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EDITORIAL – Stop the verbal warfare!

luigimarshall, [email protected]

EDITORIAL – Stop the verbal warfare!

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THE ONGOING public quarrel between the West Indies Cricket Board (WICB) and veteran player Shivnarine Chanderpaul is dragging the image of Caribbean cricket further through the mud. 
Nothing positive can come from this tit for tat. 
The public are already disillusioned over the lacklustre performance of the team, and this unseemly quarrel will only serve to further undermine their confidence and support.
Another unfortunate victim of this wrangle would be the policy decision that was crafted to change the team’s fortunes. Whether one disagrees or agrees with the policy of dropping the senior players and trying to build a cohesive unit of younger aspirants, the fact is that such a move needs time to work. 
But in the acrimonious environment that now exists, the good intent of the policy is being ignored, while the actions needed to implement it – the axing of the senior players – is the focus and it is being viewed by some as vindictive rather than developmental.
What gives the latter point credibility is the fact that the verbal bust-up is occurring with a veteran player who for many years was the glue in the team, but generally shied away from the limelight and never courted controversy.
Indeed, throughout his distinguished 17-year career, Chanderpaul’s bat did much of the talking for him. His 9 063 runs in 129 tests with a healthy average of 48.98 is proof of this. He also has a good 41.60 average with 8 778 runs from his 268 One-Day International appearances.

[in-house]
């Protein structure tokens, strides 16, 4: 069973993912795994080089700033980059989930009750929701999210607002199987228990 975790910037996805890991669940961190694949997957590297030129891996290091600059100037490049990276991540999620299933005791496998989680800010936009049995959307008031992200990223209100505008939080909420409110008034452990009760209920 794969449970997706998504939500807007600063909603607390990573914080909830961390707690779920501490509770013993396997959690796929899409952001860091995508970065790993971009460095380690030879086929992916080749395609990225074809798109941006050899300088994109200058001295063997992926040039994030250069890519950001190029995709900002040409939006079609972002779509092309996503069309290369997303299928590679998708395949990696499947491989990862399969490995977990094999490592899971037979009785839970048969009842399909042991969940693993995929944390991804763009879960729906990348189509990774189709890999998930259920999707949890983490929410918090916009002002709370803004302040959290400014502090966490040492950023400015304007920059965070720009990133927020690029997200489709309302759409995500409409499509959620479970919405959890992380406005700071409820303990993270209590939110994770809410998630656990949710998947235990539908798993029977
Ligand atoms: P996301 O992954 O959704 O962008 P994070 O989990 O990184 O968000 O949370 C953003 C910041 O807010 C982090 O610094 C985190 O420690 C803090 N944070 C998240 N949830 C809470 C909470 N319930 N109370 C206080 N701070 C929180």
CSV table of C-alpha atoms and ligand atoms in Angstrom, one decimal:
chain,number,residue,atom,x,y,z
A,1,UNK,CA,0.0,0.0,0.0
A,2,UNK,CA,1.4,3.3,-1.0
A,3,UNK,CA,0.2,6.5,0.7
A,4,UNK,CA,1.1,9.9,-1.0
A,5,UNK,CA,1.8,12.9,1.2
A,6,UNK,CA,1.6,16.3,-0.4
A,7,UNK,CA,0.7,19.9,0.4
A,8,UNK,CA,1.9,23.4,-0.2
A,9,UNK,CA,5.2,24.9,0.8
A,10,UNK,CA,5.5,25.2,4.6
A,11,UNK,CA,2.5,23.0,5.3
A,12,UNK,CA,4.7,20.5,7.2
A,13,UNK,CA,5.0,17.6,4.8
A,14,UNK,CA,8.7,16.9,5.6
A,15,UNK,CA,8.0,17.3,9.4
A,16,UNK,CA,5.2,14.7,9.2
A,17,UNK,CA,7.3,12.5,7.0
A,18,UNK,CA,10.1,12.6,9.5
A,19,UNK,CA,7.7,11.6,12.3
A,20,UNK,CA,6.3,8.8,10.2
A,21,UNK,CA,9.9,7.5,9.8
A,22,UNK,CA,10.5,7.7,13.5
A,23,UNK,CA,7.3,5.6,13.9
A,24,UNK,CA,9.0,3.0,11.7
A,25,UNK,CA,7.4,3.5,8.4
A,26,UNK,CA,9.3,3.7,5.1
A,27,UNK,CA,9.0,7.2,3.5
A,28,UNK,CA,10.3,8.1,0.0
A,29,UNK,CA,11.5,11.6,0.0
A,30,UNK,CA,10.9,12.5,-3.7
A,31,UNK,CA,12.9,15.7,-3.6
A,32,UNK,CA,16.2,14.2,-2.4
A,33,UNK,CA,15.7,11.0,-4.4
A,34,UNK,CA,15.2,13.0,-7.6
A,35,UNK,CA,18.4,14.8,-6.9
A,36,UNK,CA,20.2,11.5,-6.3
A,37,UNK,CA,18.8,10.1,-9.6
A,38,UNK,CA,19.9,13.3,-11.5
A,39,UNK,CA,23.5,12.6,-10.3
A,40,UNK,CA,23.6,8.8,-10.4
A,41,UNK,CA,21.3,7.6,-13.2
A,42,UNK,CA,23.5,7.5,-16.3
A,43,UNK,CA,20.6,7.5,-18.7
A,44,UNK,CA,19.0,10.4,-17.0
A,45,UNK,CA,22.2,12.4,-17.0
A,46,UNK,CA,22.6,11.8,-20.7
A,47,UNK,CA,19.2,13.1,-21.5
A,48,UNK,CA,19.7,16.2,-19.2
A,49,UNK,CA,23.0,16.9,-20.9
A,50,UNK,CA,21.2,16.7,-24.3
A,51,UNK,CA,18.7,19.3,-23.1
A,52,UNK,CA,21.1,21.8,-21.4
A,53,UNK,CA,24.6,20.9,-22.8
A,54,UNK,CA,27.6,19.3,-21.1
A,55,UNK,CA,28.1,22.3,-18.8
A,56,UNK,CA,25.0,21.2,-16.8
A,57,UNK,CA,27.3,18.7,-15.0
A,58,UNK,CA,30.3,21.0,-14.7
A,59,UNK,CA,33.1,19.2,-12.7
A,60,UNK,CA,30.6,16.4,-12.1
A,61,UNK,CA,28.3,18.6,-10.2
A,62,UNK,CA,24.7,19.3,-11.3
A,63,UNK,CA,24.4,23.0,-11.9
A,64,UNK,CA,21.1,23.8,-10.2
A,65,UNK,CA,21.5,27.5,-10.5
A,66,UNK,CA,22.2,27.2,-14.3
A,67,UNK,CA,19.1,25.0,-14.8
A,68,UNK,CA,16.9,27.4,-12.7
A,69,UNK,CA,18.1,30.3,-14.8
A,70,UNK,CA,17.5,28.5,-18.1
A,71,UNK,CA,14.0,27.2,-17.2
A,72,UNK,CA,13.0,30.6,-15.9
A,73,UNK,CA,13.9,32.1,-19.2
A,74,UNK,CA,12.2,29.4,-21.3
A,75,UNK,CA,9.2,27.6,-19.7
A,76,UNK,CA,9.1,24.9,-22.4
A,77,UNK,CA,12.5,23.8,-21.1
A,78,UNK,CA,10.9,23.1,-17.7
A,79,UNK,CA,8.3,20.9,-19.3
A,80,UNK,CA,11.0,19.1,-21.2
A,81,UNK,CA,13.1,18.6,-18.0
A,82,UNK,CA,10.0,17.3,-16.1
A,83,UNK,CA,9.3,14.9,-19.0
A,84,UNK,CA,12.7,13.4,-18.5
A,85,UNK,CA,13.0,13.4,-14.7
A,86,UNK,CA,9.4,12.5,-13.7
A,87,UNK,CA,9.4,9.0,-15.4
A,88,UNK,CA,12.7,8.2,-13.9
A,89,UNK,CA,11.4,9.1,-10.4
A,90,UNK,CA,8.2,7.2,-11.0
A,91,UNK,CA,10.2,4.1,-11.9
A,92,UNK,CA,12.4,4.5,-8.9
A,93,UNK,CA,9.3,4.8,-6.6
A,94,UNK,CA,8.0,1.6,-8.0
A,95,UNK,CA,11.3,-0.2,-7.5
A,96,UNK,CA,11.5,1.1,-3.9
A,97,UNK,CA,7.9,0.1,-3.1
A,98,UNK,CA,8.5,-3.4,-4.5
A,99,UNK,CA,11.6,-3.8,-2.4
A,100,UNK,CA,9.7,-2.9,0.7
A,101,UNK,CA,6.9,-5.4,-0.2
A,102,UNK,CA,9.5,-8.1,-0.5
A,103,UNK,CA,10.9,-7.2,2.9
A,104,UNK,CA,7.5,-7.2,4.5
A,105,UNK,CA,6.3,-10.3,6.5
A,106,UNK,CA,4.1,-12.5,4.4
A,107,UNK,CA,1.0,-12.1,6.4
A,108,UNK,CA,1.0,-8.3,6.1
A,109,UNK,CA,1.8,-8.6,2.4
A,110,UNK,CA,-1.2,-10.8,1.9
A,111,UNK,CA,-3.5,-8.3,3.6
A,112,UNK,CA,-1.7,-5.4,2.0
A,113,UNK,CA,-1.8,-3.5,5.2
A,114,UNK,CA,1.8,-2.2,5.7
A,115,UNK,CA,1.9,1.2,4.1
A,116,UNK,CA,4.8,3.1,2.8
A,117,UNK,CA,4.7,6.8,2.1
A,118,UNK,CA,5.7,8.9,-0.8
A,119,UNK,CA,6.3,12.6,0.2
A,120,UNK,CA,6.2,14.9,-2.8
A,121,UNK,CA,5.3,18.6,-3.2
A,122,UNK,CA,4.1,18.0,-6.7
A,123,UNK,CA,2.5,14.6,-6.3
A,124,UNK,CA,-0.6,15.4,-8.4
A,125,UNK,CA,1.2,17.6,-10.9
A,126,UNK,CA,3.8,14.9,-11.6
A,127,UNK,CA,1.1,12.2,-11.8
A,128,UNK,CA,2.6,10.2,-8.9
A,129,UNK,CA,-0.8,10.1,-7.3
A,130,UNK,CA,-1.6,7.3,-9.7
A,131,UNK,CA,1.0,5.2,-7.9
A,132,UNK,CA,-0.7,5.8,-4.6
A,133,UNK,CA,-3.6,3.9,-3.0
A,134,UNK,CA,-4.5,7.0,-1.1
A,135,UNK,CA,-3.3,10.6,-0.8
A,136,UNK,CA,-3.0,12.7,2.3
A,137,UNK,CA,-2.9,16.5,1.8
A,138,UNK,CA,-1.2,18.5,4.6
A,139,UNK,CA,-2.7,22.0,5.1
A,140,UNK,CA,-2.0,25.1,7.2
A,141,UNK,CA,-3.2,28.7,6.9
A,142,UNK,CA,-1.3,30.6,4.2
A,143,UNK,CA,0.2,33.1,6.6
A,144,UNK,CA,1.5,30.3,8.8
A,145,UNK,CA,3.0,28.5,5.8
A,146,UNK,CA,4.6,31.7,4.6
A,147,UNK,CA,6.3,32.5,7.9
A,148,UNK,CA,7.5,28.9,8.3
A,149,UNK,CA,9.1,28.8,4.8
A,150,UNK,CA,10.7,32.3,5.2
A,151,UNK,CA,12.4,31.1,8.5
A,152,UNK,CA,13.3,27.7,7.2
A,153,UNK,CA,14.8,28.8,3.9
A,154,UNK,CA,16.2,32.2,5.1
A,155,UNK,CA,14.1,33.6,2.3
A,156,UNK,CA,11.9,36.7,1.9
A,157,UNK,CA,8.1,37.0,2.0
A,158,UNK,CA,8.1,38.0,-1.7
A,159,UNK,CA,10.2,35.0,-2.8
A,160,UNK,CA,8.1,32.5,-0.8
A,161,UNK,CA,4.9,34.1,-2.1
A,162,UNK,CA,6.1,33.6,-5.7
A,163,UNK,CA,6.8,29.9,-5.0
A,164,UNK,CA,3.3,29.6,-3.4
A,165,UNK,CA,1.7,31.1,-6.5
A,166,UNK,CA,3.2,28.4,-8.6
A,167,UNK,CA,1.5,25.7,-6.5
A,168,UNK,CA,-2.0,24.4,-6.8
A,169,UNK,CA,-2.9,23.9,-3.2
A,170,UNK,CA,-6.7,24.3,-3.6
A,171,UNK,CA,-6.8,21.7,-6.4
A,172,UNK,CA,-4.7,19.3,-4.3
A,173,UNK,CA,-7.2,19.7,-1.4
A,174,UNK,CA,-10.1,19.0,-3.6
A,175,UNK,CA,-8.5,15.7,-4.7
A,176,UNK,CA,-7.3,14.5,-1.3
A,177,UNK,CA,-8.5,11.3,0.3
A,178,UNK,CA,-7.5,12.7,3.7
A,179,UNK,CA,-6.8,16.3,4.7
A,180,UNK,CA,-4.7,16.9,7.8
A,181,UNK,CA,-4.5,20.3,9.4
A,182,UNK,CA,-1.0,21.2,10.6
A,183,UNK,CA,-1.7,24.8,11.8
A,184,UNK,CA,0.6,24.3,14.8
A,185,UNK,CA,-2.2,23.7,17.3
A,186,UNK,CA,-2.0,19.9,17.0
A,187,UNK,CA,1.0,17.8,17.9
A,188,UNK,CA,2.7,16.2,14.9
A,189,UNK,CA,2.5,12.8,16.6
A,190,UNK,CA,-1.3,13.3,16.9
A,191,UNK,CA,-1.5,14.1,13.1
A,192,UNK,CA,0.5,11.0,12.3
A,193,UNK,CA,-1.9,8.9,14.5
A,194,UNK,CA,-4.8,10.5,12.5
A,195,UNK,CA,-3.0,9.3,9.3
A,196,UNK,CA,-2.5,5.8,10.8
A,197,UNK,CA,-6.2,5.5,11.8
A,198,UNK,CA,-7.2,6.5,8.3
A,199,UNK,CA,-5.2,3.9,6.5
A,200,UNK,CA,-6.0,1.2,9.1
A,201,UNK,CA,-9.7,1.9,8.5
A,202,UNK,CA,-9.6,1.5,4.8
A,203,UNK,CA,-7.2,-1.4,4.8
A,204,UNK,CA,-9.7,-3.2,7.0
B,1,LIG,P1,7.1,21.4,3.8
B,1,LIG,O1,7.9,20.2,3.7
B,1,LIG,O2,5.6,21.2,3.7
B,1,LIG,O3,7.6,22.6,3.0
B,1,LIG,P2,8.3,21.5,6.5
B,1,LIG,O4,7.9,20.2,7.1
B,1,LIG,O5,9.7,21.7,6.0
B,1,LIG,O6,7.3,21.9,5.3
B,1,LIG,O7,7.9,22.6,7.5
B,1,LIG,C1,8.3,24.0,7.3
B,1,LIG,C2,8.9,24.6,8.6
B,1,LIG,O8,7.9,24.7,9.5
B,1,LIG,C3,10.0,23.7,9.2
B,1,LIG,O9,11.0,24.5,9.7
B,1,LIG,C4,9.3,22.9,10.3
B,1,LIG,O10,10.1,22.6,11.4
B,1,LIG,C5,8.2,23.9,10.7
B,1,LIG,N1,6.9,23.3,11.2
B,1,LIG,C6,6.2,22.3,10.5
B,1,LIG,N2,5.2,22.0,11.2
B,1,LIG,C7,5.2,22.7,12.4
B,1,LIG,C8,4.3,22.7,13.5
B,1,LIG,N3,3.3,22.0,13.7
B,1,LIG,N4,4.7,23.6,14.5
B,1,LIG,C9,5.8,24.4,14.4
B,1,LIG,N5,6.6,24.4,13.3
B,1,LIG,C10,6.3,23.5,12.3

Given these factors and the responses that he has given to WICB chief executive Ernest Hilaire, whose initial comments started the row, it is clear Chanderpaul feels very hurt and thinks he has not been given a fair break.
Although he called no names, the Guyanese left-hander’s statements about receiving messages while at the crease on how he should bat, and having to attend meetings for hours, reveal the frustration he is feeling playing under present coach Ottis Gibson. 
His assertion, too, that the board asked him to retire at the conclusion of the World Cup and was dropped from the team when he refused to comply only adds fuel to this fiery debate. Most likely, Hilaire will respond to this accusation as well.  
This verbal tussle has got to stop. It is disruptive and counterproductive.
Our concern is the future of West Indies cricket and the need to build an effective team with young, enthusiastic and committed players. 
We therefore call on both Hilaire and Chanderpaul to desist bowling their vociferous yorkers as this only serves to undermine the prestige of the game within the region and, from an international perspective, makes those involved with West Indies cricket look like a bungling bunch of jokers.
Chanderpaul, nicknamed Tiger, has demonstrated he can put aside his mild-mannered nature and roar in his own defence. That is his right. What Hilaire needs to do is to follow through on his assertion that Chanderpaul “has been and remains a valued member of the West Indies first team squad”.
At the end of the day, the fans are primarily interested in winning. Administrators and players come and go, but the glory of the team’s exploits is what ultimately matters. 
Therefore we urge both parties, in the interest of the game, to work out their differences quietly, so that the team that takes to the field on May 12 for the first Test against Pakistan can focus solely on winning.

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